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Published on September 23, 2022

Man or myth?

You may of heard of Arthur Guinness. He was not a myth, but very real with an undeniable legacy. 


As the first in a long line of Guinness Master Brewers, Arthur Guinness most likely developed his passion for brewing from his father, Richard, who was said to be in charge of brewing in the Celbridge estate of Dr. Arthur Price, later Archbishop of Cashel’. On 31st December 1759, Arthur signed a nine thousand year lease on St. James’s Gate Brewery in Dublin. It was that belief and vision that has continued to be passed down from generation to generation. His entrepreneurial spirit, his pragmatic and innovative mind made him a fighter. The terms of the lease granted him use of a limited supply of water, and when Dublin Corporation tried to cut off the supply due to overuse, it’s written that ‘Mr Guinness violently rushed upon them wrenching a pickaxe from one and declaring with very much improper language, that they should not proceed’.


Although the harp can be found on the Irish passport and on Irish coins as Ireland’s official national emblem, it was Guinness who staked the claim on the harp first. By the 1860’s, Guinness stout was available all over the world and the Guinness family were in search of a symbol that would firmly identify Guinness as an Irish product. The design stems from the 15th century “Brian Boru” harp, a symbol that reflects all that is great about Irish culture, heritage and arts. The Guinness Harp has evolved over the years, the number of strings vary and the design has become more minimal since first making its appearance on a Guinness bottle label in 1862. A designer called Gerry Barney re-designed the Harp in 1968, and again in 2005 to what you see today.

The legacy runs much deeper than just creating delicious brews. Arthur felt it was important to give back to the city and start a legacy of philanthropy that has been passed on from father to son for seven generations, and still lives on today. In the 1800s, the Guinness family contributed to the restoration of St. Patricks Cathedral in Dublin. St. Stephen’s Green, a private green reserved for the city’s wealthiest residents, was purchased by Arthur Edward Guinness and donated to the City so the green space could be enjoyed by everyone within in the area. The Guinness Trust in London and the Iveagh Trust in Dublin was established in 1890 by Edward Cecil Guinness, 1st Lord Iveagh, to help underprivileged communities living in the inner city. In Dublin, it has supported families through the construction of well-built flats, a hostel, an in-door clothes and food market as well as a Play Centre.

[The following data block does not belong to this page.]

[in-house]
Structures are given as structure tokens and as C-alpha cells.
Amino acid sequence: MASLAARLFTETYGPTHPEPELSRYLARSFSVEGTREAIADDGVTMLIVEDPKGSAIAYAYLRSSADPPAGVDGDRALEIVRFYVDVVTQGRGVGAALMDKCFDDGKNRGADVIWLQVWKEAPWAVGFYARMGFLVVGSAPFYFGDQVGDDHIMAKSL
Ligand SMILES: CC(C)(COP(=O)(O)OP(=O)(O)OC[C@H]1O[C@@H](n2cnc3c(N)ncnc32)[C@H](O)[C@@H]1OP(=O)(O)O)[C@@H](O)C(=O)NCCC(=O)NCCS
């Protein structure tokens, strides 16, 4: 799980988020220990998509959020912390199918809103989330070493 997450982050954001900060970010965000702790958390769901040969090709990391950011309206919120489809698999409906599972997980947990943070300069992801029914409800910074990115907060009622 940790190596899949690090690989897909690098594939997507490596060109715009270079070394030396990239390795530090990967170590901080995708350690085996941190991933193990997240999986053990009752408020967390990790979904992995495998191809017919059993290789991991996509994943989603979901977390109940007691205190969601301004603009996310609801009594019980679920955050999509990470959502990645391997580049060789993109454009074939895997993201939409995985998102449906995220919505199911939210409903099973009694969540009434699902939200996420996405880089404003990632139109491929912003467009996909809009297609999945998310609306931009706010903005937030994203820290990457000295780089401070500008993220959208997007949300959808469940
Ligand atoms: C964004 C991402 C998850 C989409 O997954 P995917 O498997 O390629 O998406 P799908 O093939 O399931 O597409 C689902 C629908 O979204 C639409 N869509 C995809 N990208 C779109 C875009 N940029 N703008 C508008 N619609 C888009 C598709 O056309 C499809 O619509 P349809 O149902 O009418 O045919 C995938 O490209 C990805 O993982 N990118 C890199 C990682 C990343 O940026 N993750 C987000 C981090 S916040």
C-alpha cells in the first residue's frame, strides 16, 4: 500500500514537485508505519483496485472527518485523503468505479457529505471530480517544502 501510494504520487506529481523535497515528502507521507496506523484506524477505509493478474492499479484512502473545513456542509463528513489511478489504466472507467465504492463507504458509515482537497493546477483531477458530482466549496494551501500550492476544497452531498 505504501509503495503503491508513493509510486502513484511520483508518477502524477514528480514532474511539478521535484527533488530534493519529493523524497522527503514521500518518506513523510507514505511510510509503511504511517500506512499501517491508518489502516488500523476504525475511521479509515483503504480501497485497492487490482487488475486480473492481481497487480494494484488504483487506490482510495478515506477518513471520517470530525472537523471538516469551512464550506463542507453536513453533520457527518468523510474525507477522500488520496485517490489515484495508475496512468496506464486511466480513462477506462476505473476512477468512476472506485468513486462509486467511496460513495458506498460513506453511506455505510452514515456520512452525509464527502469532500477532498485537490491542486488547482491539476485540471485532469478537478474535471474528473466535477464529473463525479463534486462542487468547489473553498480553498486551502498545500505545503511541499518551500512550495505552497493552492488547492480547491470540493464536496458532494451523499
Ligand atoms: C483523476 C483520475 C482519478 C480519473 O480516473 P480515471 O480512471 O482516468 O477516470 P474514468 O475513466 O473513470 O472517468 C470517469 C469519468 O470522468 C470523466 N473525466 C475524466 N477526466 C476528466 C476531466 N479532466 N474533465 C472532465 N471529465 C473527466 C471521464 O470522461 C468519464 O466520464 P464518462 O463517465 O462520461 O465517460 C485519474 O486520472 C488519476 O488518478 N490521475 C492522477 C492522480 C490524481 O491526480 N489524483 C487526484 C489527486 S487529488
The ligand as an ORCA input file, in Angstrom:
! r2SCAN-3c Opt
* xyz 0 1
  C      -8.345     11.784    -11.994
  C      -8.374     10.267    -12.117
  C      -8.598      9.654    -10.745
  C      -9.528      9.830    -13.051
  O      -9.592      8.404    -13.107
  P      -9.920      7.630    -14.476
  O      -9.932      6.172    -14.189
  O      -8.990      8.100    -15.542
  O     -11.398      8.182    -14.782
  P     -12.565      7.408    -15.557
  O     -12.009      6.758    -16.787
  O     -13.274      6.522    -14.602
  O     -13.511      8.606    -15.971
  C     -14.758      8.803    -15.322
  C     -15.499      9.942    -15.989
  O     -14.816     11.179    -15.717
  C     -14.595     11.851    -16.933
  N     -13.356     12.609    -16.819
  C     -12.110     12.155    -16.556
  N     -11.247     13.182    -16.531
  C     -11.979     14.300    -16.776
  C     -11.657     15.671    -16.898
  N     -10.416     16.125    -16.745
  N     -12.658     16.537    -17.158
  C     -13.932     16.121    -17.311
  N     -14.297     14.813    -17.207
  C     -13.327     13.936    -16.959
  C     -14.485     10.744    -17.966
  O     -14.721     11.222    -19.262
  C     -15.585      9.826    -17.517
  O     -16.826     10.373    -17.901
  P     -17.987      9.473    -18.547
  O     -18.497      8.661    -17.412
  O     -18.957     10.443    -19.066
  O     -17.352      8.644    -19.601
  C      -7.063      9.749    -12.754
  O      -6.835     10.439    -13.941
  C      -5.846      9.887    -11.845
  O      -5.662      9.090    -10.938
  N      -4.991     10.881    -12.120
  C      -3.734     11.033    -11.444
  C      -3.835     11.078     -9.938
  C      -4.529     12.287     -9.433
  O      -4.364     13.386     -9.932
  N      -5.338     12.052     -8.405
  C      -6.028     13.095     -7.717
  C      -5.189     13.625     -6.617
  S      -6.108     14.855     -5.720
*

A level of employee welfare was also pioneered by Guinness, leading the way in Ireland towards better relationships between employees and employers. The brewery paid in general 10% higher than the average industrial wage in Dublin at the time and in 1870, a medical centre was established to provide free healthcare and not just to employees but to their families as well. They also began to introduce employee benefits such as paid annual holidays, free meals, annual excursions and a beer allowance and in the 1880s, introduced a pension scheme for all employees. Arthur understood the importance of valuing his employees, leading to a happier working environment and in turn, better beer created with passion. He also understood the value of supporting the community around him and it still remains a big focus in Guinness today. From initiatives such as Water of Life, providing safe drinking water to people across the continent of Africa, to Raising the Bar, aimed at supporting hospitality men and women throughout the Covid-19 crisis, Arthur’ legacy of philanthropic tradition still lives and breathes within the walls of St. James’s Gate and beyond, and will for many more years to come.

Guinness, with its iconic black liquid, has had a special place in the hearts of African consumers for almost two centuries. The first recorded shipment of Guinness to the African continent arrived in Sierra Leone in 1827. Some 135 years later in 1962 the first Guinness brewery outside of Ireland and the United Kingdom followed, the Guinness Brewery at Ikeja, Nigeria. Today, Guinness has operations across sub-Saharan Africa that are home to a number of Africa-first innovations. 

Rich and creamy. Distinctive, Ruby Red colour. Velvety in its finish. Perfect balance of bitter and sweet with malt and roast characters

The Surger works using ultra-sonic technology. At the touch of a button, the Surger sends an ultra-sonic pulse through the pint glass, releasing the gases in the beer, which then settles into the “velvet” pint with creamy head.

This sleek bar tap is an easy-to-use, plug and pour solution packed full of the latest technology, bringing you a freshly poured, deliciously smooth Draught Guinness with a perfectly domed head and beautiful taste at all times.

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About the author

Chloe Lewis

Chloe looks after all copywriting and proof-reading for Drink Warehouse UK, working with the Marketing team to deliver educational content to all our customers. She has spent many years in the hospitality sector, moving from behind the bar to now helping venues to stock their own. You can find more from Chloe about beer, cider, spirits, wine, non-alcoholic, soft drinks and RTDs all over our blogs, website, social media and Set The Bar magazine. 

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